paper trail

Eileen Myles, Don Mee Choi, Brontez Purnell, and Kevin Young on their artistic process; Kyle Paoletta on the future of the New York Times Book Review

Eileen Myles. Photo: Shae Detar

In the Culture issue of T: The New York Times Style Magazine, Nancy Coleman, Kate Guadagnino, Thessaly La Force, M. H. Miller, Mallika Rao, and others interview artists and writers about their process. Among the many interviewees are Don Mee Choi, Brontez Purnell, Kevin Young, Eileen Myles, and Ayana Mathis. 

For The Nation, Kyle Paoletta looks at the past and future of the New York Times Book Review, as it looks for a new editor following the departure of Pamela Paul, who has become an opinion columnist. Paoletta writes, “With no successor yet announced, the question of which path the Book Review will take becomes more pronounced. Continuing to chase an audience whose attention might be elsewhere with hat tricks, celebrity contributors, and recommendation lists may be tempting to the new editor, even if recent history has provided little indication that doing so strengthens the Review’s influence or authority.”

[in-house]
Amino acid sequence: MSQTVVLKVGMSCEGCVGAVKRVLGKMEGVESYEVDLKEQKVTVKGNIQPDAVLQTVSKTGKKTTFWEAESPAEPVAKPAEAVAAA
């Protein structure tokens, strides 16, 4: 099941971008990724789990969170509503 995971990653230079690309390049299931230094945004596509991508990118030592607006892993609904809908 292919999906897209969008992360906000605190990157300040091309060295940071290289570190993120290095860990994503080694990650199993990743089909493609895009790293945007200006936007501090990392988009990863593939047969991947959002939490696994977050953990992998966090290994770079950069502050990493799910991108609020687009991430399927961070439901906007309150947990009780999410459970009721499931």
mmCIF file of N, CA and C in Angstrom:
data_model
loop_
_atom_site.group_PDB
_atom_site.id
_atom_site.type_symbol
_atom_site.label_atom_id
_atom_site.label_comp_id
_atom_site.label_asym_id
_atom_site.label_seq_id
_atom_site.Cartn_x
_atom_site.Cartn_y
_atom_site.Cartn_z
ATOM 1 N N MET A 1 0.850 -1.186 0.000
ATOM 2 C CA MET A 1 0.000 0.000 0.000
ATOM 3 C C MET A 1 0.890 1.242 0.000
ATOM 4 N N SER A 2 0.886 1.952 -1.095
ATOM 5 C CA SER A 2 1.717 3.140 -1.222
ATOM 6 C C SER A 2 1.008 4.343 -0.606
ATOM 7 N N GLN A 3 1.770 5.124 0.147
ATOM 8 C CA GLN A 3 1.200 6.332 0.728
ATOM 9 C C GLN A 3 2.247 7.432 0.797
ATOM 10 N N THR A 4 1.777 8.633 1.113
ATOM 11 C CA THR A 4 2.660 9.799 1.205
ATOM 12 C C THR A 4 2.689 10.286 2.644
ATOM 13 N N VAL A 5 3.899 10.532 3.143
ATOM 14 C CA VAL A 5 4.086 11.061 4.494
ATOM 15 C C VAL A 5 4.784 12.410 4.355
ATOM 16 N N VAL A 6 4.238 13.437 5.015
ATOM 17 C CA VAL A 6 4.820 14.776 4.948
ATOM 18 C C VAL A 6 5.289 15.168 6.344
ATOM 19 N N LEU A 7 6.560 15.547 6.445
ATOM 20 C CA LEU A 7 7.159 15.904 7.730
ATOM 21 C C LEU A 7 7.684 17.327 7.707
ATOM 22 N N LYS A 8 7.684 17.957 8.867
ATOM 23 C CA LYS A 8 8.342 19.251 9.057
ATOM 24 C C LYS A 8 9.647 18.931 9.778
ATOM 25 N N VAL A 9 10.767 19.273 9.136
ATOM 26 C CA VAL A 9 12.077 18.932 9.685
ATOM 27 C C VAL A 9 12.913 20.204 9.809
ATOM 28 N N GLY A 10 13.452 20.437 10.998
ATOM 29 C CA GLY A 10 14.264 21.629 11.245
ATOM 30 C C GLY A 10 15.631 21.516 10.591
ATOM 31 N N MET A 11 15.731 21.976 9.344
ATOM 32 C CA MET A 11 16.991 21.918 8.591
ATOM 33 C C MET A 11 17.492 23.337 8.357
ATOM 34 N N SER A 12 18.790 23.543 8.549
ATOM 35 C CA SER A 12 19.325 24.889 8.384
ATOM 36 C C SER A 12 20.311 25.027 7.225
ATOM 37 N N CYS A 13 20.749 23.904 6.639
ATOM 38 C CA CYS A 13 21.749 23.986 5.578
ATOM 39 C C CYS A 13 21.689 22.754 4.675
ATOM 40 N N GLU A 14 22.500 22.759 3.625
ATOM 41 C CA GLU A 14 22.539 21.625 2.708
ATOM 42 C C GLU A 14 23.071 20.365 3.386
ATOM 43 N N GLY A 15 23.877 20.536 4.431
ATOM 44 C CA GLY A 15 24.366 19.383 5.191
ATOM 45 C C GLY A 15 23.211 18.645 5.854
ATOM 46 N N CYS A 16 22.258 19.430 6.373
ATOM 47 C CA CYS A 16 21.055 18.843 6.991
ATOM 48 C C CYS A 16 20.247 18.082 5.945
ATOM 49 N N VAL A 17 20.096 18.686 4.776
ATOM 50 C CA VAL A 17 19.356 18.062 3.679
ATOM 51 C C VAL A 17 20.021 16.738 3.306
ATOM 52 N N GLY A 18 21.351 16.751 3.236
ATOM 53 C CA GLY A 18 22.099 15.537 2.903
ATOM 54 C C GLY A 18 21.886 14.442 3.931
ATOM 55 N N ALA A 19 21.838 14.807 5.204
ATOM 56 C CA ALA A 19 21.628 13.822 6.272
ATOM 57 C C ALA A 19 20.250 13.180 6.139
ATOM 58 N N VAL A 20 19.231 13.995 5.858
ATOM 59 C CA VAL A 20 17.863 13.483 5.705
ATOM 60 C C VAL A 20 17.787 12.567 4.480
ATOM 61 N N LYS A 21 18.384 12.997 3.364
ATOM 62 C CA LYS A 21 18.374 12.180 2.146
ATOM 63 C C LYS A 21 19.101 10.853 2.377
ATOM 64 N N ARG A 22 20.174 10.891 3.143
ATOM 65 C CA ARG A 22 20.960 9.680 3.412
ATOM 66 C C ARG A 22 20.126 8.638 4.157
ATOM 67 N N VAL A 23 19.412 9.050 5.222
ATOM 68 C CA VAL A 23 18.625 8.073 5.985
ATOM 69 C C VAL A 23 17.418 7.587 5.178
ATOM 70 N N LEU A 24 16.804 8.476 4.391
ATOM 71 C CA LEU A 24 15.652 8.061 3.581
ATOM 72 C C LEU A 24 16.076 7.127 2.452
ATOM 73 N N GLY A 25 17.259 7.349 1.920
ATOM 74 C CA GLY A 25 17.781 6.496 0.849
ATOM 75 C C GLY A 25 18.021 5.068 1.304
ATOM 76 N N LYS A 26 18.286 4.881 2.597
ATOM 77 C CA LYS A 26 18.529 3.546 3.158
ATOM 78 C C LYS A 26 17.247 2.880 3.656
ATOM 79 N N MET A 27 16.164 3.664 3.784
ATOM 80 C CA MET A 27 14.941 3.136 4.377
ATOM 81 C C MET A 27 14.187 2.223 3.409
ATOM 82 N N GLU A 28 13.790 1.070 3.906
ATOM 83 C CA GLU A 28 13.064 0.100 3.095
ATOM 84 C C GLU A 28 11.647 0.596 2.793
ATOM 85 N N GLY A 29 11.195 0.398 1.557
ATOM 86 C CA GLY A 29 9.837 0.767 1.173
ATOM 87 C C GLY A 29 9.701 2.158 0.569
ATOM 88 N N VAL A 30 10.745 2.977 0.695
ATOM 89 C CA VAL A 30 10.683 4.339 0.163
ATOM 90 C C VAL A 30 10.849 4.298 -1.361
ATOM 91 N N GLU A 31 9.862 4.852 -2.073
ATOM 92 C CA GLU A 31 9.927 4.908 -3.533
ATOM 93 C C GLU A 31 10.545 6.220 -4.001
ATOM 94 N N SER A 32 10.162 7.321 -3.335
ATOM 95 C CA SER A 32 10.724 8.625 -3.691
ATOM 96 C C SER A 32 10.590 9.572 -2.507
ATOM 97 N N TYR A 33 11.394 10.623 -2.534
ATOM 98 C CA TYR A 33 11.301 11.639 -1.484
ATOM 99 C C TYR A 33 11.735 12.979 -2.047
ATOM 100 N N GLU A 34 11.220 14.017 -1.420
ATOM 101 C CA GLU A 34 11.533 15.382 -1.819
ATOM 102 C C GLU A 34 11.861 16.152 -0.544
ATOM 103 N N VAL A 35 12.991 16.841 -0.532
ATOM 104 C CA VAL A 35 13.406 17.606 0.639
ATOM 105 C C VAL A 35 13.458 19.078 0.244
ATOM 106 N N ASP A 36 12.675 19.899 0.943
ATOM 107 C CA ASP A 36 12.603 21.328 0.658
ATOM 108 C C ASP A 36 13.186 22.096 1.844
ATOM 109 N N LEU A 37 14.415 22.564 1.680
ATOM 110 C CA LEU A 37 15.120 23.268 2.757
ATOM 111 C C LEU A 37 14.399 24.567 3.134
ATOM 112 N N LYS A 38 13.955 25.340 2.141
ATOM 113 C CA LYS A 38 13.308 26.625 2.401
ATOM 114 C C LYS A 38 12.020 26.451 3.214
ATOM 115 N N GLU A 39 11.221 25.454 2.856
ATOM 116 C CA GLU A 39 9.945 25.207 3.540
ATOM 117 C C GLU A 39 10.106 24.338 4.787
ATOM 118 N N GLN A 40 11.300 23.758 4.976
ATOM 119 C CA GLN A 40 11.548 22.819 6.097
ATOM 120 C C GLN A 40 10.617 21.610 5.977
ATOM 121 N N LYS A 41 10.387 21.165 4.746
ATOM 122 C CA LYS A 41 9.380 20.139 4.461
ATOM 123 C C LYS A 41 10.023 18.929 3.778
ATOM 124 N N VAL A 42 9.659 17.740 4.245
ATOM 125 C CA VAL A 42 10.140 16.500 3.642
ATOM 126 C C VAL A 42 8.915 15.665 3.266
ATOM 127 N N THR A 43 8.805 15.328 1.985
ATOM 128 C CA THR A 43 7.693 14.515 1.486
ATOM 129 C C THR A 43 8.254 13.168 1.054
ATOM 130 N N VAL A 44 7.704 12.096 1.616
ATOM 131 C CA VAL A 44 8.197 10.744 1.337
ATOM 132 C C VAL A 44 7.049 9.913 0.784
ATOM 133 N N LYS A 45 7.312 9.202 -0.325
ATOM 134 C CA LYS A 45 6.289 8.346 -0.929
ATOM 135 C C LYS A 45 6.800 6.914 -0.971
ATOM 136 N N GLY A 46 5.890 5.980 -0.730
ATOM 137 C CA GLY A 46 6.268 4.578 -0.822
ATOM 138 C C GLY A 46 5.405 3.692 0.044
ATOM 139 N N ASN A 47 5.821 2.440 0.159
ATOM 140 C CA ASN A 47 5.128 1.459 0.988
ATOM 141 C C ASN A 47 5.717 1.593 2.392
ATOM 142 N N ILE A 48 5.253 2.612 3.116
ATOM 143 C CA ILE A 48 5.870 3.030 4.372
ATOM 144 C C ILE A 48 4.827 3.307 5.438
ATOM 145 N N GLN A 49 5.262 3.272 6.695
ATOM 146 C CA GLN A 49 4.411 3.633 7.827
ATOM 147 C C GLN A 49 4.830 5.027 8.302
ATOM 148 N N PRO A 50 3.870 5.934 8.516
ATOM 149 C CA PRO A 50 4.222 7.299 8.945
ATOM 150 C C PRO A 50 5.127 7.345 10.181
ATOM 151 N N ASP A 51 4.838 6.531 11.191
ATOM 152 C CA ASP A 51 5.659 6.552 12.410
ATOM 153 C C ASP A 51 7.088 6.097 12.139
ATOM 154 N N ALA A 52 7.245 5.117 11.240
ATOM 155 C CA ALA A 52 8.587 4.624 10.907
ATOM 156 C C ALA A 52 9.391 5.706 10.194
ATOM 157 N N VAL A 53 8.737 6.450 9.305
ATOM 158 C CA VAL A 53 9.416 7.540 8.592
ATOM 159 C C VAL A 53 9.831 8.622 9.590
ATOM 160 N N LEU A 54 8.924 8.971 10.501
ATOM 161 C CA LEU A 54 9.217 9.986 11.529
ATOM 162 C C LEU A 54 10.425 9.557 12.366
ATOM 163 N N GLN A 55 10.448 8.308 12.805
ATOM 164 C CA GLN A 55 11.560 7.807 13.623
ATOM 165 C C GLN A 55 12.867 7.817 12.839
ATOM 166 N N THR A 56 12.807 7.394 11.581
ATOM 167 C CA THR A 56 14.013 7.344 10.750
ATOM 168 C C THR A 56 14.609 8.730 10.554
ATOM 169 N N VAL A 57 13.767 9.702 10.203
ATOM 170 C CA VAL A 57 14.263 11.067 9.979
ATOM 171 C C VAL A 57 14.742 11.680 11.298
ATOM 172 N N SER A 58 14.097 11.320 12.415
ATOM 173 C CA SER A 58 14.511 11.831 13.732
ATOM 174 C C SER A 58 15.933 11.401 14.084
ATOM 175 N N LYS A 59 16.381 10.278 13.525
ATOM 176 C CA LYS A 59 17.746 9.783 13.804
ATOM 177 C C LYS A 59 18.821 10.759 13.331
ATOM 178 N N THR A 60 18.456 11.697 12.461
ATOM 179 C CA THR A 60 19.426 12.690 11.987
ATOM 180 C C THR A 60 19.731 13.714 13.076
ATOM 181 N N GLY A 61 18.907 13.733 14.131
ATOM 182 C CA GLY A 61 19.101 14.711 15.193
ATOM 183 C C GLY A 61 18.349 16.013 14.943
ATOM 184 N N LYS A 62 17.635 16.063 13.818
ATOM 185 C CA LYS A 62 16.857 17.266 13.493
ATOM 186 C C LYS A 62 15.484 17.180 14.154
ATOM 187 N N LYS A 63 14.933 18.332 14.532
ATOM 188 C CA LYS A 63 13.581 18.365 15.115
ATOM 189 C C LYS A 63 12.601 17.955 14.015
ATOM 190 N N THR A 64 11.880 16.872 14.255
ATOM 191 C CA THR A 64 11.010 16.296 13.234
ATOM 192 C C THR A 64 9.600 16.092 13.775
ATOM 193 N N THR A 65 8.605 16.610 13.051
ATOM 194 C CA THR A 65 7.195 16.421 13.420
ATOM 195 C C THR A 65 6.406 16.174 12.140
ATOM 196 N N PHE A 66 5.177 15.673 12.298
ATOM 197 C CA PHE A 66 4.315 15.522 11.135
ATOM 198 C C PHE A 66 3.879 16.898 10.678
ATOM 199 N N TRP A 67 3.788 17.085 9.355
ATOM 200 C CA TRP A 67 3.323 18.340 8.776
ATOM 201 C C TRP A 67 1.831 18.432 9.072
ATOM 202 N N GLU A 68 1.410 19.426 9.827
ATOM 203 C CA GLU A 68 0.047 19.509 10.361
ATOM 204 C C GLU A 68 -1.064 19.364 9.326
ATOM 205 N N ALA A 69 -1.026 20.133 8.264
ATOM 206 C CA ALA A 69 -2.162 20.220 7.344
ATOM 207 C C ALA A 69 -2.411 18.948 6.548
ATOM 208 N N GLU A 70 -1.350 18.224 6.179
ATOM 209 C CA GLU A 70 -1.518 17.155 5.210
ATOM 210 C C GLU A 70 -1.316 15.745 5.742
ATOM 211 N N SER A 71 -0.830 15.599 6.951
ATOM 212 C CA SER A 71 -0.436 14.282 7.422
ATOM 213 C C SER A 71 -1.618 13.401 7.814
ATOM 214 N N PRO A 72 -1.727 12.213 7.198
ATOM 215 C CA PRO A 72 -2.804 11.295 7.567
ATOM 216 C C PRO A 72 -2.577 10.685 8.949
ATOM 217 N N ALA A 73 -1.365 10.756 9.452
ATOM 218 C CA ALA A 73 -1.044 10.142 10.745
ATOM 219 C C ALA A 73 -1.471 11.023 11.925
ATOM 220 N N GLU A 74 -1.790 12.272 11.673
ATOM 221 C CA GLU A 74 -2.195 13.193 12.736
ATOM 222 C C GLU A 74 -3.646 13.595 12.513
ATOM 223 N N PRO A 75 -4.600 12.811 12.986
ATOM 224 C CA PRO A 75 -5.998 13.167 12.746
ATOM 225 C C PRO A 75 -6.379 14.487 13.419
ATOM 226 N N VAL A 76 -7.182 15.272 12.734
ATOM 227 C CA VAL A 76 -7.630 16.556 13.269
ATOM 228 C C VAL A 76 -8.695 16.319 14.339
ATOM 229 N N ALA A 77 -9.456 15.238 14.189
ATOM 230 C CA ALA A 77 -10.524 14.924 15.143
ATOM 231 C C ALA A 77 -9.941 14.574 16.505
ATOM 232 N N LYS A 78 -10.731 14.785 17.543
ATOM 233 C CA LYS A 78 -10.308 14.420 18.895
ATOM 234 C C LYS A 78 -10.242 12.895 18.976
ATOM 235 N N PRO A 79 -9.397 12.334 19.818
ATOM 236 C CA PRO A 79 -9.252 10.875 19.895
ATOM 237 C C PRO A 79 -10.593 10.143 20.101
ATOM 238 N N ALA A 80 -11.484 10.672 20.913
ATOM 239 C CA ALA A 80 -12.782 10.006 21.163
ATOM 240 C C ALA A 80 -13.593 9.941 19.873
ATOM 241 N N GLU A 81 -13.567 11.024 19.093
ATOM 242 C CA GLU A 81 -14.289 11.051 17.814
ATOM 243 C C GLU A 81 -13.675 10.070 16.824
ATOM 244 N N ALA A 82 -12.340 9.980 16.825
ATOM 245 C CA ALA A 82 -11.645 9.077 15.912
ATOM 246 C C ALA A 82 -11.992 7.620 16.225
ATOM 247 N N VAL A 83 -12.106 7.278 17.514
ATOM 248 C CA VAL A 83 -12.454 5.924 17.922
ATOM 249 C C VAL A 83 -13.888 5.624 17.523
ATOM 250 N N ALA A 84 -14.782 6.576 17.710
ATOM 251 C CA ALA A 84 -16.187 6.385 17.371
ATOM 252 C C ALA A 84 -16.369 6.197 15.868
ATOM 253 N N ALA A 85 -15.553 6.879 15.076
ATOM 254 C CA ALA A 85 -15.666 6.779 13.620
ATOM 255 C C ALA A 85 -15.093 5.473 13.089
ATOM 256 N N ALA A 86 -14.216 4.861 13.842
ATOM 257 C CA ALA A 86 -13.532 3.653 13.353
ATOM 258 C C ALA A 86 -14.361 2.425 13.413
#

In “They Know How Journalism Works! They’re Just Against It!,” Alex Pareene writes about the reaction to Taylor Lorenz’s Washington Post story about the right-wing social-media account Libs of TikTok. After Lorenz revealed the identity of the person behind the accounts, Twitter was ablaze with takes and counter-takes about media ethics. To Pareene, though, such debates miss the point: “This new right fundamentally doesn’t want ‘newsgathering’ to happen. They want a chaotic information stream of unverifiable bullshit and context collapse and propaganda.”  

In response to an article published yesterday at Current Affairs, Lincoln Michel corrects misconceptions about the writing convention “show don’t tell” in his latest Counter Craft post. The idea (which Michel notes is far from a hard rule) “is not about writing memories over philosophies or having characters have only sensations and not beliefs. It’s certainly not about avoiding a ‘writer’s passions’!”

Jess Swoboda talks with Nan Z. Da for the eighth installment of The Point’s “Criticism in Public” interview series. Da is the editor of the University of Chicago Press’s book series “Thinking Literature,” and the author of Intransitive Encounter, which investigates the literary meetings between China and the US during the nineteenth and early twentieth centuries.  

Jewish Currents is accepting applications for its one-year paid journalism fellowship.